Android does however run on the ODROID C1, the HummingBoard and the MIP CI20 Creator. Currently all three only support Android 4.4 KitKat, but each one has the potential to run Android 5.0 Lollipop, however none of the board makers have officially released a ROM at this time.

To judge how well Android is supported on each of the boards I will use the following criteria: features, performance and support for Google’s services.

The two main Android features that distinguish one board from another are support for sound over HDMI and support for USB flash drives. The best board in terms of these features is the ODROID C1. The HummingBoard and the CI20 don’t support USB flash drives under Android, and the CI20 doesn’t support sound over HDMI.

Scoring each board out of 4 for features: the ODROID C1 gets 4, the HummingBoard gets 3, and the CI20  scores 2.

Next, performance. Using AnTuTu as a guide to the relative performance, the ODROID C1 scored 15887, and the HummingBoard-i2eX scored 12198. I wasn’t able to test the CI20, but according to comments I have seen on the Internet, it scores less than the other two.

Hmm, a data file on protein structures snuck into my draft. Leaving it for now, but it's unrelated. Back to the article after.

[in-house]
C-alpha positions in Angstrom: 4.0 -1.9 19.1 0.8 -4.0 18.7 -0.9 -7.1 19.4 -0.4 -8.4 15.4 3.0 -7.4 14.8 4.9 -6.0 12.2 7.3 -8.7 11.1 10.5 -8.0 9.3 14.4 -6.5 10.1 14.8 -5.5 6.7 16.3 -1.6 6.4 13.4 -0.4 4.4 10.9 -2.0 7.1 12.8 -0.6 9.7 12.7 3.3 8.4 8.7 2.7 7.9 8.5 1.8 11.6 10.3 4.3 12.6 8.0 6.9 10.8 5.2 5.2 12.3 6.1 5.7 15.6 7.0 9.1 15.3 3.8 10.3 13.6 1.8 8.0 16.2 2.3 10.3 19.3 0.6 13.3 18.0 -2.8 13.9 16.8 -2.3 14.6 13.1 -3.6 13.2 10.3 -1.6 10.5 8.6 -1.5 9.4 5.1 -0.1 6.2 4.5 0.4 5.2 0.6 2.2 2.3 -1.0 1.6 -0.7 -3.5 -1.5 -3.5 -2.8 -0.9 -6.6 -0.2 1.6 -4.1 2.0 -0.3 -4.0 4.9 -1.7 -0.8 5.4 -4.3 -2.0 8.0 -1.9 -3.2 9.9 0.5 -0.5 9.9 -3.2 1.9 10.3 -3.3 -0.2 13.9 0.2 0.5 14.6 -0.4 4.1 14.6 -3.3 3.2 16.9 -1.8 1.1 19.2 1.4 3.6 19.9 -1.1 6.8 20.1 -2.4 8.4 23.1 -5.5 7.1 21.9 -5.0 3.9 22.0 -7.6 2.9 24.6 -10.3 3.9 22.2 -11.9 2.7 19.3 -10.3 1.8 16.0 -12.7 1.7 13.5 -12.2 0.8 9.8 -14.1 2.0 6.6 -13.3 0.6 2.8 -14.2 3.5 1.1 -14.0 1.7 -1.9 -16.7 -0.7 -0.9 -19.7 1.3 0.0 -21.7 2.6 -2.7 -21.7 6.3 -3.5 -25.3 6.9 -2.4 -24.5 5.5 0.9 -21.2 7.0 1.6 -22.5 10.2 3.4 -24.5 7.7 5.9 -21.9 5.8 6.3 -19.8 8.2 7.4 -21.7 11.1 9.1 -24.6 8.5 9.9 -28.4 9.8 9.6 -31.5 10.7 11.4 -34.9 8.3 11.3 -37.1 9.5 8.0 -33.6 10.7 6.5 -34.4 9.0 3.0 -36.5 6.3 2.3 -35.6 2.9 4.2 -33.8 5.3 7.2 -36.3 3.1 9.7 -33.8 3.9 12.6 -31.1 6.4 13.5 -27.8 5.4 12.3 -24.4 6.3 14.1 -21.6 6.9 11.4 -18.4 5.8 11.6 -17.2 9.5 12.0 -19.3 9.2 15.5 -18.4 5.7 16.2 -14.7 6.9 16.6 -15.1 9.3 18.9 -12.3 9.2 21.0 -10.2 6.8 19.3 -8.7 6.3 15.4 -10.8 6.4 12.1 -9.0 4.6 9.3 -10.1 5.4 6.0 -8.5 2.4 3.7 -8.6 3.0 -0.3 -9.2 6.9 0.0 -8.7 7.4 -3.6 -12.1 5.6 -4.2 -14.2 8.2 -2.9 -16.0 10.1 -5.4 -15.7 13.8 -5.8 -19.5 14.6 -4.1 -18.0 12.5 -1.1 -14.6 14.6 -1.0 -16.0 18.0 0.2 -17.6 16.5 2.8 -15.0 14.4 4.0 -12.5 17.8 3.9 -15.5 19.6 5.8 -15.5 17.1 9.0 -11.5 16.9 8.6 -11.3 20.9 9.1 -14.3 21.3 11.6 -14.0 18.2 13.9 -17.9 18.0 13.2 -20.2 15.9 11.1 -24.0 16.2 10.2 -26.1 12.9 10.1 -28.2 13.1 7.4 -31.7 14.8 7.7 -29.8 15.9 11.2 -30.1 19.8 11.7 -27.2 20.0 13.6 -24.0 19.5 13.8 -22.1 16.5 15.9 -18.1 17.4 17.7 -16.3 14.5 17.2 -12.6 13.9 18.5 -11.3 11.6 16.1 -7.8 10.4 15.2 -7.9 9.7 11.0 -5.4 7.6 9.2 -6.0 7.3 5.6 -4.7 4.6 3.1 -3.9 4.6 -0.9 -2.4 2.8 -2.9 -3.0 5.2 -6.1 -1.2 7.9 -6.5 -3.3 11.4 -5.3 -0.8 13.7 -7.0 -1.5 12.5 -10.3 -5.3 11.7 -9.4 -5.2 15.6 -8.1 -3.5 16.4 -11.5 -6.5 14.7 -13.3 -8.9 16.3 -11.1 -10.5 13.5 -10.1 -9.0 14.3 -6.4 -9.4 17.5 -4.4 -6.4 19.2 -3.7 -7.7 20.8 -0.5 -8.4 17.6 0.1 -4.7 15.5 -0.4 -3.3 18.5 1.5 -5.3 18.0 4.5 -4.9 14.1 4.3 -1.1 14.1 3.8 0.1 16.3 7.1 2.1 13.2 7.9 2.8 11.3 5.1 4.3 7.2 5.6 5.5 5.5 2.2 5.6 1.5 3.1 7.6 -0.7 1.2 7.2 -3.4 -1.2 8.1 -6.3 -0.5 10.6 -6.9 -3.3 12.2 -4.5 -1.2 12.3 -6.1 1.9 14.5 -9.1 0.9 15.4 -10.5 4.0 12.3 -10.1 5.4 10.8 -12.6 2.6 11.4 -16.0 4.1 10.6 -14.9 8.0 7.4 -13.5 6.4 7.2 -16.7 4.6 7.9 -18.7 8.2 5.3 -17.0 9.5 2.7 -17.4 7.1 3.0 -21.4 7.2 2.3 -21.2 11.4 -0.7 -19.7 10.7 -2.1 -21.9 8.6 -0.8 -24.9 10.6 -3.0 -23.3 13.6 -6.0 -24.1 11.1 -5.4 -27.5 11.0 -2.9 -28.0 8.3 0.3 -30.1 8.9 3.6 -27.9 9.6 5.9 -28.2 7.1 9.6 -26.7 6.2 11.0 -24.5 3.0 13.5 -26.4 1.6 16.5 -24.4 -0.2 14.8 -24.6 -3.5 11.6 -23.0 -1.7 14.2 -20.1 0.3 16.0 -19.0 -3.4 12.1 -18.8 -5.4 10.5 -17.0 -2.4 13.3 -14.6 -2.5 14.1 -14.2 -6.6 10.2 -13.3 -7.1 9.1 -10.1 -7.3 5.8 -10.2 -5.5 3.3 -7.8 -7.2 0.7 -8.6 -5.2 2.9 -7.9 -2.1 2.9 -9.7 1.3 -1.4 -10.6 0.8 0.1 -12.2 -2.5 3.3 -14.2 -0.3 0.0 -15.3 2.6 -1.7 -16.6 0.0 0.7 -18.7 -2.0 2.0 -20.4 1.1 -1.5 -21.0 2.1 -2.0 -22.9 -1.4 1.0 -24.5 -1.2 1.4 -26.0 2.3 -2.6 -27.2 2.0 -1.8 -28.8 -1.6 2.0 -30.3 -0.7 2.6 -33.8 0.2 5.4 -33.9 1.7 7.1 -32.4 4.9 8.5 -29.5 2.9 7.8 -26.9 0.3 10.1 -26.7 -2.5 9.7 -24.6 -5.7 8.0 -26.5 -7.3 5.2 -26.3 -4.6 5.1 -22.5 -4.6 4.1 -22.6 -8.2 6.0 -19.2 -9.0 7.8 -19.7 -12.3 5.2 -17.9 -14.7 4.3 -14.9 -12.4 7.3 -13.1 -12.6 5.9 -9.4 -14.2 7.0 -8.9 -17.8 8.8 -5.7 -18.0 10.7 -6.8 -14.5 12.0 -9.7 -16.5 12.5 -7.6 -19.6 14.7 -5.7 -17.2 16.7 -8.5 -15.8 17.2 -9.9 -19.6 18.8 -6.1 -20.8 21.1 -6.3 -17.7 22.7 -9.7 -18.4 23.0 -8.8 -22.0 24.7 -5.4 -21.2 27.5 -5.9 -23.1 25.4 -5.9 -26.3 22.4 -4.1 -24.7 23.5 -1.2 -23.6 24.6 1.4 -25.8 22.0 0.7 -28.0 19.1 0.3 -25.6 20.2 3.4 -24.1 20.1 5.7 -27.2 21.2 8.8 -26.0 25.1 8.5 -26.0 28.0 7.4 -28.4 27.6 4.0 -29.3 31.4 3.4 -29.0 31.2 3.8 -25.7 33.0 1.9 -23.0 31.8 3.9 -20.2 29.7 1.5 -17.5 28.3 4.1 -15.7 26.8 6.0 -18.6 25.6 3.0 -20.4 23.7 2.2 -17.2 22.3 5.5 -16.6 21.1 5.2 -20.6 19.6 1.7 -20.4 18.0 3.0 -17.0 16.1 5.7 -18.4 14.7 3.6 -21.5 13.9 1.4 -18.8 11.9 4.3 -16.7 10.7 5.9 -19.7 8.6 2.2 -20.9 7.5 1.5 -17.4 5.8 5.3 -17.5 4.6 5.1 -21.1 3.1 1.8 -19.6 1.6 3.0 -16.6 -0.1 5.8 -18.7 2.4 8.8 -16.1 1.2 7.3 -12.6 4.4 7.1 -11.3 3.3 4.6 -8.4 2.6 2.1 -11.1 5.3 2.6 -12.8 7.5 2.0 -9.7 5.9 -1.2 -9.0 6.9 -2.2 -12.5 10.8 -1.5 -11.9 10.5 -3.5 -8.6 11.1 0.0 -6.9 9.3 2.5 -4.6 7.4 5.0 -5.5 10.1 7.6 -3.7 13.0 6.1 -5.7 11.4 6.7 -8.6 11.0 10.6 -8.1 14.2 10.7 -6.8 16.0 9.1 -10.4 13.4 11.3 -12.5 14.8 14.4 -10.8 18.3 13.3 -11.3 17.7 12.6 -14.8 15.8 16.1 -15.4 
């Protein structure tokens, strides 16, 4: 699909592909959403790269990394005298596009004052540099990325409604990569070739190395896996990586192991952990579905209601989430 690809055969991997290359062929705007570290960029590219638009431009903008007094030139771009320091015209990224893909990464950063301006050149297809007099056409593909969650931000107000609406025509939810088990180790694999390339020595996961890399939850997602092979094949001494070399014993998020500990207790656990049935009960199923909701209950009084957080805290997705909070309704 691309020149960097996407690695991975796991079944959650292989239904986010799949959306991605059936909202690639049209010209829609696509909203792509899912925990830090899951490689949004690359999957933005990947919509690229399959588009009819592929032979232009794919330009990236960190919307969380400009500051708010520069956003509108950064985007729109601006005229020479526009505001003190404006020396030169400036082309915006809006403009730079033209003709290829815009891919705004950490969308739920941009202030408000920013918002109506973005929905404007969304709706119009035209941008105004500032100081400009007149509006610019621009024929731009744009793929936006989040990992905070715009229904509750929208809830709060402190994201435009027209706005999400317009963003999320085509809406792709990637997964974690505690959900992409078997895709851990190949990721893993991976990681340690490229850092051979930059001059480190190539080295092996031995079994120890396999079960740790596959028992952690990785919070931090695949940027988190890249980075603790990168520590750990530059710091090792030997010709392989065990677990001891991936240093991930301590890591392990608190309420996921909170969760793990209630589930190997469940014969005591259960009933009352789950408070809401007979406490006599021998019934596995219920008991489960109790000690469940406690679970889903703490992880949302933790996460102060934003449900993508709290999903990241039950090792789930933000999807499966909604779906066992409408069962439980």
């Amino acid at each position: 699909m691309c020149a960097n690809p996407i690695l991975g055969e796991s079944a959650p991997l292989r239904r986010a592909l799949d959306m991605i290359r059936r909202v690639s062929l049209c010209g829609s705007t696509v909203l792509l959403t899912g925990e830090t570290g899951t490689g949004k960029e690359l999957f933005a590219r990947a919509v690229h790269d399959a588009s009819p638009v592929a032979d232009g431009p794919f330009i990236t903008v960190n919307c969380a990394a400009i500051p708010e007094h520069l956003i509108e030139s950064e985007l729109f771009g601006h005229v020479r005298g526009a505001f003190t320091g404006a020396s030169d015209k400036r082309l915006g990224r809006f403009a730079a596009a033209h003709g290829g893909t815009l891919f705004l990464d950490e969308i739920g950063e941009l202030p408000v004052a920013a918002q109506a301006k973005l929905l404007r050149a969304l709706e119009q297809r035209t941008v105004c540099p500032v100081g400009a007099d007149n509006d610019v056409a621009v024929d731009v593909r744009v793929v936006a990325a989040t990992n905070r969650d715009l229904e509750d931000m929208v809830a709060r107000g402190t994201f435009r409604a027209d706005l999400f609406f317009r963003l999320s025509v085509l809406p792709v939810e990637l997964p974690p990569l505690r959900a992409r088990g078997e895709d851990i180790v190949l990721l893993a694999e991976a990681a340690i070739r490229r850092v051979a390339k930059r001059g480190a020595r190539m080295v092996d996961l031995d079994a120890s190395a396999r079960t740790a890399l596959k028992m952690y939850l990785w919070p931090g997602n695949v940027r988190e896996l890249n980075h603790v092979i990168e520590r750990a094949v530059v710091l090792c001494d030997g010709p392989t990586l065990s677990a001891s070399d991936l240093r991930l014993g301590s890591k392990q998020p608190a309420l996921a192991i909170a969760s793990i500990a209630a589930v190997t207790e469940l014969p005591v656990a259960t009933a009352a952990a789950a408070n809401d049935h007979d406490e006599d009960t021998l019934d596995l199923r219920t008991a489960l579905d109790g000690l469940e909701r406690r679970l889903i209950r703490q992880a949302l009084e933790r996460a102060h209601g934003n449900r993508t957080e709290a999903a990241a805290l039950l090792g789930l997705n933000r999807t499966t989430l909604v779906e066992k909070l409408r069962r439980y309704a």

So, scoring each board out of 4 for performance, the ODROID C1 gets 4, the HummingBoard gets 3, and the CI20  scores 2.

Finally, in terms of support for Google Play and Google’s services: the HummingBoard comes with Google Play pre-installed, whereas the ODROID C1 doesn’t include Google’s services by default, but you can install them via a quick hack. The CI20 doesn’t include support for Google’s service at all.

Therefore scoring each board out of 4 for Google Play support: the HummingBoard gets 4,  the ODROID C1 gets 3, and the CI20  scores 2.

Since the Raspberry Pi doesn’t support Android, it will score 0 for this section. The totals for this section are:

  • ODROID C1 – 11
  • HummingBoard i2eX – 10